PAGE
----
At Airbnb, hosts must post a profile of themselves and their space, as well as an availability calendar and guest reviews, but I still needed to confirm that it wasn’t a scam for potential Craigslist killers looking for fresh hunting grounds. I contacted a few of the reviewers to ask about their experiences and they assured me that they’d also felt a bit weird at first, but the operation was completely legit.

I booked a sweet little (i.e. standing with my arms outstretched I’m sure I’ll be touching either wall) studio for seventy-five dollars a night. The owner is a young girl who has another apartment in the building and she’s been a resource on everything from airport transportation (twelve dollars to take a twenty-minute train ride from Newark instead of seventy dollars for an hour-long cab ride) to great restaurants (a Cuban place around the corner).

After speaking to the owner I felt great about my booking, but my husband was still suspicious. Then he used Airbnb himself on a recent trip to Germany and apparently we’ll now be using them for all future holiday rentals. He stayed in a beautiful two-bedroom apartment for only eighty-five dollars a night and loved it. It turns out, the home-share concept is much more commonplace and popular in Europe. Until it catches on here it’ll be our little secret, okay?

LD

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Burlington Public Library presents Publishing Boot Camp – Starting soon!

Military boots with camouflage pantsWriters in southern Ontario, take note! Burlington Public Library still has a few seats available for its Publishing Boot Camp, a six-week intensive program that will give you the momentum to finish—and publish—your first book.

The program is geared towards writers of all kinds: writers with a manuscript tucked away in the bottom drawer or an idea for a proposal; wordsmiths with an interest in writing and publishing as a career; and professionals who would benefit from publication. It’s for writers who are serious about taking steps towards publishing.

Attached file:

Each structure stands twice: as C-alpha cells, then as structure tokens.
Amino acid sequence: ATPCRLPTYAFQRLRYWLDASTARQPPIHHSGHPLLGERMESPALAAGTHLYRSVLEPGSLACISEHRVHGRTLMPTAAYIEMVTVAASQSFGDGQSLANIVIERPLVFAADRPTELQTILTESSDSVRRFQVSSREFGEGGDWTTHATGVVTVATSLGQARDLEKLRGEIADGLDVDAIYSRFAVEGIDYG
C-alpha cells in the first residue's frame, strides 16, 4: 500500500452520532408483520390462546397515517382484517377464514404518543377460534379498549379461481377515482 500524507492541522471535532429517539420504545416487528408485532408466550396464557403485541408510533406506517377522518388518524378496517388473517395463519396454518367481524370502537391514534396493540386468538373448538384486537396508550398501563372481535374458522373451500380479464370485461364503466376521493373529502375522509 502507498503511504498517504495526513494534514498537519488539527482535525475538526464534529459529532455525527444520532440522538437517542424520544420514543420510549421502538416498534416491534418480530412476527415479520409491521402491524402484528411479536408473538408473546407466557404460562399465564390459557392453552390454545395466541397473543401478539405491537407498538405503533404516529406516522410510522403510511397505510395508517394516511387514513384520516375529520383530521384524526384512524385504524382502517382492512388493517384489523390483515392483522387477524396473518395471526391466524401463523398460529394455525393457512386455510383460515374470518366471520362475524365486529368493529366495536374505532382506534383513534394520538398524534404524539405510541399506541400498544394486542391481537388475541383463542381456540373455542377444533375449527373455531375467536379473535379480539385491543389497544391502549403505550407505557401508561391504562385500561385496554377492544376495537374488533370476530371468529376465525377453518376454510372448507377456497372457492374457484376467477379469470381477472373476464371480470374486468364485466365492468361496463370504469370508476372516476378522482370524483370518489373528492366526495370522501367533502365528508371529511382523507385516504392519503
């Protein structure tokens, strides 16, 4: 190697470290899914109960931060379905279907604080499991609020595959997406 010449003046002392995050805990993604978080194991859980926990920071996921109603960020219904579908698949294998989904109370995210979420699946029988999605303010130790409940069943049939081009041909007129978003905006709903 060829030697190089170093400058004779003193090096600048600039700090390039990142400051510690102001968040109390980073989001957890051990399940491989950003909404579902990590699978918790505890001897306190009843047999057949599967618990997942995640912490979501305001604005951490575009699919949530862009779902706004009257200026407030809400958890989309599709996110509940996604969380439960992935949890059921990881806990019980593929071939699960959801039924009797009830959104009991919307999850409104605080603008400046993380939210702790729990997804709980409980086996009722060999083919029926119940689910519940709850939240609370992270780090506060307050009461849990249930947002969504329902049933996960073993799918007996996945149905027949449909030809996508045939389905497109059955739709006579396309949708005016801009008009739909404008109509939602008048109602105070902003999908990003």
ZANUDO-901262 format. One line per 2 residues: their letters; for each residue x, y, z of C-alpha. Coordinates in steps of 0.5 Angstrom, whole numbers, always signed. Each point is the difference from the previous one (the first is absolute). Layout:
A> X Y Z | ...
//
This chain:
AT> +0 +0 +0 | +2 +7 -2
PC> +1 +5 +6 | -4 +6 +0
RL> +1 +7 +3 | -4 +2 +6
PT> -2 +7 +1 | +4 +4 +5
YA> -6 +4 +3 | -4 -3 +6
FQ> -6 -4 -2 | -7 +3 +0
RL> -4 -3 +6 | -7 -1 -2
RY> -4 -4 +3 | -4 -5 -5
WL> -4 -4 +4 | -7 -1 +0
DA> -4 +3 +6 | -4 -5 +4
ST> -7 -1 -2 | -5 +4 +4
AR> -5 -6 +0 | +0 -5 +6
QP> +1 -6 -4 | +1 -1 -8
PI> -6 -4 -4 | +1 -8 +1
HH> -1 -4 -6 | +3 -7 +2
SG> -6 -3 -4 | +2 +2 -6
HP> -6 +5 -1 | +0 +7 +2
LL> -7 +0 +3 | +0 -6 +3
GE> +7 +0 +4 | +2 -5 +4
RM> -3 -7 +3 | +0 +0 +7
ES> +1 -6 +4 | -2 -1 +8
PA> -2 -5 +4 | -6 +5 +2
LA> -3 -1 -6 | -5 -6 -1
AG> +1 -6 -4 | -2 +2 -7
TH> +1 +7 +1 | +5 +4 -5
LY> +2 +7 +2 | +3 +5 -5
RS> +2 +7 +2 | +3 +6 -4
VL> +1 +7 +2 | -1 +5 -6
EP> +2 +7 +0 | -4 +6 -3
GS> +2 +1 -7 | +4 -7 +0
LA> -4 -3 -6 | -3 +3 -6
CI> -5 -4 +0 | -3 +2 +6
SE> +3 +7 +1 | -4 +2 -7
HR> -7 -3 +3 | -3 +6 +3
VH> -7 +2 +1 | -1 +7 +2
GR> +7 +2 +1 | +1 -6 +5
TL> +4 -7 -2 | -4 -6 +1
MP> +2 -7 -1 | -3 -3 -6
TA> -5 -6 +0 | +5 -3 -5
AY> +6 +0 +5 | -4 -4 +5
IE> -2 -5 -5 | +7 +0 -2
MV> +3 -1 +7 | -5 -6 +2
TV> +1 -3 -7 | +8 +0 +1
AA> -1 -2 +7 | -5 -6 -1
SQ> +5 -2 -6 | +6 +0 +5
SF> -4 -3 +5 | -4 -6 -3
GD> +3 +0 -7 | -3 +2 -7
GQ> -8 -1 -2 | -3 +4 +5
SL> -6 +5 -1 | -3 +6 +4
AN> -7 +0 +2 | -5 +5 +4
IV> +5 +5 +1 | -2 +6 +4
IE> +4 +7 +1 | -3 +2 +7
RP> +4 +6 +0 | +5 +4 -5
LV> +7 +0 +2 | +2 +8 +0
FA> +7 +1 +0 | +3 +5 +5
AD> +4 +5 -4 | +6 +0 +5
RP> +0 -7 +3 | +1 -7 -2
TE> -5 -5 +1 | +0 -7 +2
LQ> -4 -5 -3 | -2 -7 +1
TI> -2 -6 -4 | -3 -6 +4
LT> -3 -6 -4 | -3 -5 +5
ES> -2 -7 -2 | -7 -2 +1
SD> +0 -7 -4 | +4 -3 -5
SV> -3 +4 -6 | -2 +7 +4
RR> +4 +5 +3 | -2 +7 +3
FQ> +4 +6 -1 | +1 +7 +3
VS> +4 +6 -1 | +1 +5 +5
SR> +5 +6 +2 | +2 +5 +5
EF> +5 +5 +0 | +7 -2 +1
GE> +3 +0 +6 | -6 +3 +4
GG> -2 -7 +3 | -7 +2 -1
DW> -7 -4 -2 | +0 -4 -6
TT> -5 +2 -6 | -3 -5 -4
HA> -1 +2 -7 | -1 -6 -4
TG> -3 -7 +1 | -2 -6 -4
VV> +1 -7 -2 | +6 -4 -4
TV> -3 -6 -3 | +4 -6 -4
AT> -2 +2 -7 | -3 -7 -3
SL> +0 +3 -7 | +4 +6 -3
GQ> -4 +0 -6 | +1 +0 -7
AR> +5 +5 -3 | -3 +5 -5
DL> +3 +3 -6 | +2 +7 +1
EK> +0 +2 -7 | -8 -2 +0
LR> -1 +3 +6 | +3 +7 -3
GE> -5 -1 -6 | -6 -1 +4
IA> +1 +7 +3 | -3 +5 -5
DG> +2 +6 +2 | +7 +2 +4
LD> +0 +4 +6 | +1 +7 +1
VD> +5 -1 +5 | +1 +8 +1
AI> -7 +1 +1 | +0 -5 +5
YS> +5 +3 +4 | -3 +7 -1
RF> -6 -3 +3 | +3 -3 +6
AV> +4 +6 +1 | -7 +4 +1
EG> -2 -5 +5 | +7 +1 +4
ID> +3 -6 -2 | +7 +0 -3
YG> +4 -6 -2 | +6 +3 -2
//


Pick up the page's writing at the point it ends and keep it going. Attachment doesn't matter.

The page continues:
Each week’s session offers information, tools, guests speakers who are insiders to the publishing industry. The sessions cover a range of topics: from helping participants understand what type of writer they are, to an introduction to the publishing process, to deciding whether self-publishing is for you. Guest speakers include: a self-published author, a freelance editor, a published adult fiction author, a bookstore owner.

The instructors are:

  • Sharon McKay, a multi-award winning author of 25 books and a veteran of the newspaper, magazine, television and film industries.
  • Linda Pruessen, a publishing professional with 20 years of editing experience, most recently as editor-in-chief at Key Porter Books.

Publishing Boot Camp takes place every Tuesday, October 4 to November 8, 2011, from 7:00 to 8:30 pm at Burlington Central Library, 2331 New Street, Builders Room. The program costs $200/person (plus $35 optional materials kit), payable in advance at the library. Call 905-639-3611 ext. 1321 for more information or check out www.bpl.on.ca.

Can’t get to Burlington? Check out the resources and events for writers available at your local library.

Maria

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New online community for Canadian writers: Canada Writes

Portrait of a woman using her laptopThe Restless Writers have been tipped off to a brand-spanking-new online community for writers. Canada Writes, which was launched by the CBC at the end of August, promises to be a useful kick in the pants for those of us who could use a little motivation.

Some features of Canada Writes include:

Literary Prizes: Formerly the CBC Literary Awards, the CBC Literary Prizes, in partnership with Canada Council for the Arts and enRoute magazine, are now made up of three separate competitions that take place throughout the year. The CBC Literary Prizes are now three separate competitions with three different deadlines:

  • Now open! Short Story (open September 1 – November 1)
  • Poetry (open December 1 – February 1)
  • Creative Nonfiction (open March 1 – May 1)